Every four years around this time, sadly with few exceptions, the disillusioned lyrics of Peggy Lee’s chart topper, “Is That All There Is?” come to mind.
Is that all there is?
Is that all there is?
If that’s all there is my friends
Then let’s keep dancing
Let’s break out the booze …
Here we are again, albeit confronted this go-round with the most unconventional of presidential election cycles in modern history: Joe Biden and Donald Trump, for now all there is, the combined cream of the crop dispensed unabashedly to the American electorate by their respective political parties.
Seriously? This is the best America has to offer?
Amid widespread concerns about his age (he turned 81 earlier this week) and electability, President Biden could take the hint from a growing number of influential Democrats and bow out of his bid for a second term. Or he can risk voters – or a third party election spoiler like Robert F. Kennedy Jr. – doing it for him.
“If they don’t, if the people across this nation are willing to put somebody with the advance onset of dementia back into the White House, this world is more dangerous than any of us realize,” an undiplomatically blunt Montana Rep. Matt Rosendale told me recently.
For the record, the president hasn’t been diagnosed with any stage of dementia. On the other hand, the field of neuropsychology affirms that both Biden and Trump, who is creeping towards 78, have reached the elderly life span when one processes information 25 to 35 percent slower than someone in their early 60s. The data gets worse in the category of memory retention.
Coinciding with the president’s age dilemma is his plummeting popularity numbers, most significantly this month’s series of New York Times/Siena College polls giving Trump a 48 percent to 44 percent advantage across five of six crucial battleground states, all of which Biden won in 2020.
But here’s the most telling finding from the same set of national surveys: If an unnamed generic Democrat, it doesn’t matter who, were to replace Biden at this stage of the 2024 presidential contest they would lead Trump by eight points. Hello!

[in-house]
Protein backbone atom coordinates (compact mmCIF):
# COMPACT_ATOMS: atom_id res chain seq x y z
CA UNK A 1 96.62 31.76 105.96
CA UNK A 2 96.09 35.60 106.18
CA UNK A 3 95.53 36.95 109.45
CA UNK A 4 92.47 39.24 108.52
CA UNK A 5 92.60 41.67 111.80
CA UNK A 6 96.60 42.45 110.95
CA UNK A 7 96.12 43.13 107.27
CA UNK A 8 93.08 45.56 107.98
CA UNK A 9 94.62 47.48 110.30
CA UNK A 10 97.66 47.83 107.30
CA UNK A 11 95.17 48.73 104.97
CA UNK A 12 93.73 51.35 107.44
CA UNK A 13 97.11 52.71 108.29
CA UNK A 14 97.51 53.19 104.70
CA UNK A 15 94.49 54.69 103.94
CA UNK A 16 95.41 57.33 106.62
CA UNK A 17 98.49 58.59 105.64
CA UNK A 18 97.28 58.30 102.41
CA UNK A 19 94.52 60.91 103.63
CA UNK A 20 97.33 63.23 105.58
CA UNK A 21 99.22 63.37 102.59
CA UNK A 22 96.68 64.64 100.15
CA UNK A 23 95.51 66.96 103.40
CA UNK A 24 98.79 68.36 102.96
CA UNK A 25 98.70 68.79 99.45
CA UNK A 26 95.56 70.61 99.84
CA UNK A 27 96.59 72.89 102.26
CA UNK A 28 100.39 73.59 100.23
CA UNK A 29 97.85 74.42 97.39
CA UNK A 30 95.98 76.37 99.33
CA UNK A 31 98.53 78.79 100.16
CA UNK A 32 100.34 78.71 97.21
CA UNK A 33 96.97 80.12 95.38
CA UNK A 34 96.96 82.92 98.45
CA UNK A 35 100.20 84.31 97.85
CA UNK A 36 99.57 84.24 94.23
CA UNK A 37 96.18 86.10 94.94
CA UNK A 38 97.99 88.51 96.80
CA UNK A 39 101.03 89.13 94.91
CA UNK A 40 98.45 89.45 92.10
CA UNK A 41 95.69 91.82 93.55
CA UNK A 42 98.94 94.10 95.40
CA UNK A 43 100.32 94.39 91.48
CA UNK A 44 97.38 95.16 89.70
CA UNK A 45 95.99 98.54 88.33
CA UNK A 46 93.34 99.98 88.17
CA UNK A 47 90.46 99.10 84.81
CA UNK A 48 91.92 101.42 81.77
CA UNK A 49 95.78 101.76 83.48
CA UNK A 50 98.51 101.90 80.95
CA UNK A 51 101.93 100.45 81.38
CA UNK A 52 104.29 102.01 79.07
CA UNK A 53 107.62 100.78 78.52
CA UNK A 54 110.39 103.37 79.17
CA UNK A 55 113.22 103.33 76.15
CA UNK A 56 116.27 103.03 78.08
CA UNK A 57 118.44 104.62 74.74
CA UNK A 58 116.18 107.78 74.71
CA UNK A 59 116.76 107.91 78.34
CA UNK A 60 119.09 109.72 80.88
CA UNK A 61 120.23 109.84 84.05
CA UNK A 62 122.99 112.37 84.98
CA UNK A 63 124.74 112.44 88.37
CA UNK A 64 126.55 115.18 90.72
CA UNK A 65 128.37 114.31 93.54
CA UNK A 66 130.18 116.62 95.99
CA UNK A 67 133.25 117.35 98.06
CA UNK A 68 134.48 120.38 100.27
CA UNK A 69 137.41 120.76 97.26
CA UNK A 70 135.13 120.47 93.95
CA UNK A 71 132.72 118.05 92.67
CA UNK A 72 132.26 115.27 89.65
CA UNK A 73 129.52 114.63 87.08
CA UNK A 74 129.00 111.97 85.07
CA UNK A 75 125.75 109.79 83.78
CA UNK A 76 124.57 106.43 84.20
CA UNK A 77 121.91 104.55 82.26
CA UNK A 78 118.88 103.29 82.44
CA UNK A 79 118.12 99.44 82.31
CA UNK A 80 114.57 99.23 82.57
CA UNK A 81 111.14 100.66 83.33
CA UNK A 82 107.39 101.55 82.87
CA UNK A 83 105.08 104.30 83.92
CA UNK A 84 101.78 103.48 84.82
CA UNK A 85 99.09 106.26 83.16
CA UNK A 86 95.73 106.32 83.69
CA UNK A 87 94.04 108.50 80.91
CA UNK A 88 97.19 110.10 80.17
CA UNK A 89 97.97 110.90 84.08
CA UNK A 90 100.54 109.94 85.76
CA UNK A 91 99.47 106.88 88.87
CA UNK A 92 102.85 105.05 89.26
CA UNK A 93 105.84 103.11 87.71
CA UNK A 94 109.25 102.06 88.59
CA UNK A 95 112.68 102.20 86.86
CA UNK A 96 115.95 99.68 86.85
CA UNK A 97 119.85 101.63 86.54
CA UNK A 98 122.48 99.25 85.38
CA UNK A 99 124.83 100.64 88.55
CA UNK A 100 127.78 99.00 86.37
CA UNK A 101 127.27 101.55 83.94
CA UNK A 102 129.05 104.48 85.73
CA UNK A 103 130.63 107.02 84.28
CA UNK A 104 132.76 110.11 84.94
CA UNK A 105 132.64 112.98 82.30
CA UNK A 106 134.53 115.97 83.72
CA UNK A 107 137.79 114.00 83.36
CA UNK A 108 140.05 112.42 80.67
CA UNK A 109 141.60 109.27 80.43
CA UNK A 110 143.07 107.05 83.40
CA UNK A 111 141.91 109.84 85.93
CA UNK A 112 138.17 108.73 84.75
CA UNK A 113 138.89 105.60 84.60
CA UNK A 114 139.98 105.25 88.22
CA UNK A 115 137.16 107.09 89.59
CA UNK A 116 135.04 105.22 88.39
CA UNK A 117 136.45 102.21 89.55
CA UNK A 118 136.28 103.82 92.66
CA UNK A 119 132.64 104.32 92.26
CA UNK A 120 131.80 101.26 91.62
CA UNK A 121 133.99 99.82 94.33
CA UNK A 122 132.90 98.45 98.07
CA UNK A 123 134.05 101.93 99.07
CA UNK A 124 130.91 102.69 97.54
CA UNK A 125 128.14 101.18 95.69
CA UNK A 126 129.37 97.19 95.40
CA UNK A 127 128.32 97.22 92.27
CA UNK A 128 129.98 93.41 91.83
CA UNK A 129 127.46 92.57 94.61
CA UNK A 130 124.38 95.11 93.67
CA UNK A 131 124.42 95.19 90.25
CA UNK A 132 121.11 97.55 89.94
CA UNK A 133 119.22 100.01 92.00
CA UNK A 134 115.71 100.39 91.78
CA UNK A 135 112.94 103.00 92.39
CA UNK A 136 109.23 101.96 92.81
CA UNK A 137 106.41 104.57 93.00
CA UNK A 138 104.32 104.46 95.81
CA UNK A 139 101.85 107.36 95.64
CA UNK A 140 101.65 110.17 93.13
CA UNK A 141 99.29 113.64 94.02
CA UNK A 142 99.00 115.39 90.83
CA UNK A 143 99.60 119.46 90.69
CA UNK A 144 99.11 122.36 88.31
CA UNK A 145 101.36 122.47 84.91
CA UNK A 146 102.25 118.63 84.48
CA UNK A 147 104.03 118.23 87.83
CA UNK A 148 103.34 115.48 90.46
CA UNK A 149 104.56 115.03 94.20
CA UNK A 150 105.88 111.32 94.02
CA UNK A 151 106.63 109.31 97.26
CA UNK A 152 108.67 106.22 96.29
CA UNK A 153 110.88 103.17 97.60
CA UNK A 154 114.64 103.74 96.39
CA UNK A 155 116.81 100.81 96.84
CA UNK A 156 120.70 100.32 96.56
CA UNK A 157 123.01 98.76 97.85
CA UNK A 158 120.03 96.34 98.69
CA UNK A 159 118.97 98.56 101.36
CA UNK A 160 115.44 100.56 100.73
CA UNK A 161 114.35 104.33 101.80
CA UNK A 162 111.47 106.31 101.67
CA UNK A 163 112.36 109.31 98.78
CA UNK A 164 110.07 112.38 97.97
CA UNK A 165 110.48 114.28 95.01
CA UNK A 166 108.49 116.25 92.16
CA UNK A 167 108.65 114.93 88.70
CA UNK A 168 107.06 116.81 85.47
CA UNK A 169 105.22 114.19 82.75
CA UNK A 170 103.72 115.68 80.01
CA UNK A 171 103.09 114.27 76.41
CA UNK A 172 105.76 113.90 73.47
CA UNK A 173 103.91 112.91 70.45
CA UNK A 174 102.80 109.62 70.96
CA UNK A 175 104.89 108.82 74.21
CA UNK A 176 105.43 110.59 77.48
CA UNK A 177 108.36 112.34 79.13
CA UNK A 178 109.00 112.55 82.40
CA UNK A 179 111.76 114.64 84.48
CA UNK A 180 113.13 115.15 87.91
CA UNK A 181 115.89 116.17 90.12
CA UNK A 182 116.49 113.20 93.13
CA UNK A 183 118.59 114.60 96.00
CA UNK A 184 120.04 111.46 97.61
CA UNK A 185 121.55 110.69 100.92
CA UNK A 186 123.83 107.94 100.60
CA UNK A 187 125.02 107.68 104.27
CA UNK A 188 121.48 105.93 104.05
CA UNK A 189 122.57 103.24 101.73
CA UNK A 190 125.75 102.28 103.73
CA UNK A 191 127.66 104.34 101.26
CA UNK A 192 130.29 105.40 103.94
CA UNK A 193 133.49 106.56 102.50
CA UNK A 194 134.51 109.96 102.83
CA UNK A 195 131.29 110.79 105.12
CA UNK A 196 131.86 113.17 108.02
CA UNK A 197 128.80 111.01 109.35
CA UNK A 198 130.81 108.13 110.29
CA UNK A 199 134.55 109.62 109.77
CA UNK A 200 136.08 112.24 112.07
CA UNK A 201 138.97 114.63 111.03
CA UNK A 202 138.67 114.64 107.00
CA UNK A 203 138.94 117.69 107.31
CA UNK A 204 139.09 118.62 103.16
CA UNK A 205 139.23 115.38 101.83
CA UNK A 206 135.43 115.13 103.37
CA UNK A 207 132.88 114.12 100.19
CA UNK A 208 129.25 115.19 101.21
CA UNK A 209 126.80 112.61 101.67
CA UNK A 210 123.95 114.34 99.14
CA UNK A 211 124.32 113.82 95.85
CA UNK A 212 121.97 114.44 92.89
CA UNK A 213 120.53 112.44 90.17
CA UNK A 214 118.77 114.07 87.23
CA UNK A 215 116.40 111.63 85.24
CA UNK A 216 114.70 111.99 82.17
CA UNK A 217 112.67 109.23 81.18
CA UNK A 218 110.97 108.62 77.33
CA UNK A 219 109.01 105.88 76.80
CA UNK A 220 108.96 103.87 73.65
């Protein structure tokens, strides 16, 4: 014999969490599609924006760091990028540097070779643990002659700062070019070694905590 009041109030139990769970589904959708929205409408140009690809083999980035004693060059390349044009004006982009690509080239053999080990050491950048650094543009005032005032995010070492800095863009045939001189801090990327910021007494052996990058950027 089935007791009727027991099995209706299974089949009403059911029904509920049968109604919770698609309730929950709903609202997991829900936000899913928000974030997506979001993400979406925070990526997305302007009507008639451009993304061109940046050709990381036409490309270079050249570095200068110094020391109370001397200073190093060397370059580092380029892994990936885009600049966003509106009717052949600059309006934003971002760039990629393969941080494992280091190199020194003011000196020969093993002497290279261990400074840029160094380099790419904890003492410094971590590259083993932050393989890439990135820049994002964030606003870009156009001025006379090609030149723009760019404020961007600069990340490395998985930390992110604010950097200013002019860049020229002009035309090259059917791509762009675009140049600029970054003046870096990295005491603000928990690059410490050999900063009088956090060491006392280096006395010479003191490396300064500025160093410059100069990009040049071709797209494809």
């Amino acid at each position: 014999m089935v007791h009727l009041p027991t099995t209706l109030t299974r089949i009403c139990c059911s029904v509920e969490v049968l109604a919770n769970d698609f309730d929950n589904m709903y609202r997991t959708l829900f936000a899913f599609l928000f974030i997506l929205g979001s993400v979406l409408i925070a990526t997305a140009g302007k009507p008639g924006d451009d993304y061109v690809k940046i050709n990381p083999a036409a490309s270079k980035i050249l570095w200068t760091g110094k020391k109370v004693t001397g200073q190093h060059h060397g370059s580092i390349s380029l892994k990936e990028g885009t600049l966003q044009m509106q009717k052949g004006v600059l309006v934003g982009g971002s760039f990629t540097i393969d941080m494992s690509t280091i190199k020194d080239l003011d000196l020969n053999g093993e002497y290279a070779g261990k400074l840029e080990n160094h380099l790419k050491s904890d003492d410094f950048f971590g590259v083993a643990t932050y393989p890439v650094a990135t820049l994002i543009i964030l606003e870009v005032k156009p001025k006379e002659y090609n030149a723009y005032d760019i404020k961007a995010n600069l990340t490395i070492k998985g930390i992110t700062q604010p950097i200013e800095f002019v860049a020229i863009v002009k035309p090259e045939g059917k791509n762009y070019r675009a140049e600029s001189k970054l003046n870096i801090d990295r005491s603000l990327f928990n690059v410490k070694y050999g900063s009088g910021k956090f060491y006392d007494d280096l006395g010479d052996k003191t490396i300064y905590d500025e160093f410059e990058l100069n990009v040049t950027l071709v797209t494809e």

The former president, meanwhile, continues to wait impatiently in the wings and witness stands, indifferent to 91 criminal charges across four separate indictments in courtrooms up and down the East Coast.
Which, by the way, is the only reason the remainder of the Republican pack, including former South Carolina Gov. Nikki Haley, former New Jersey Gov. Chris Christie, and Florida Gov. Ron DeSantis, still bother to appear on the GOP debate stage sans Trump, banking on some degree of justice prevailing before Election Day.
But would that even matter?
Those inking the Constitution in 1787, while moving to “establish Justice” in the very opening sentence, had no reason to contemplate a colonial leader’s criminal record or pending prison sentence (punishments in those days were prompt, public and physical, and included lashings, forehead brandings, ears sliced off, you get the idea).
Thus, if Trump were indeed convicted of one or more felonies prior to or after Nov. 5, 2024, he could conceivably carry on with his campaigning (when not burdened with additional court appearances), and if eventually elected the nation’s 47th president preside over national affairs potentially from behind bars—a stiffer sentence certainly, but one he’d spend his second term appealing from the most secure and guarded fortress in the world, the Oval Office.
John McCaslin is a longtime print and broadcast journalist and author.
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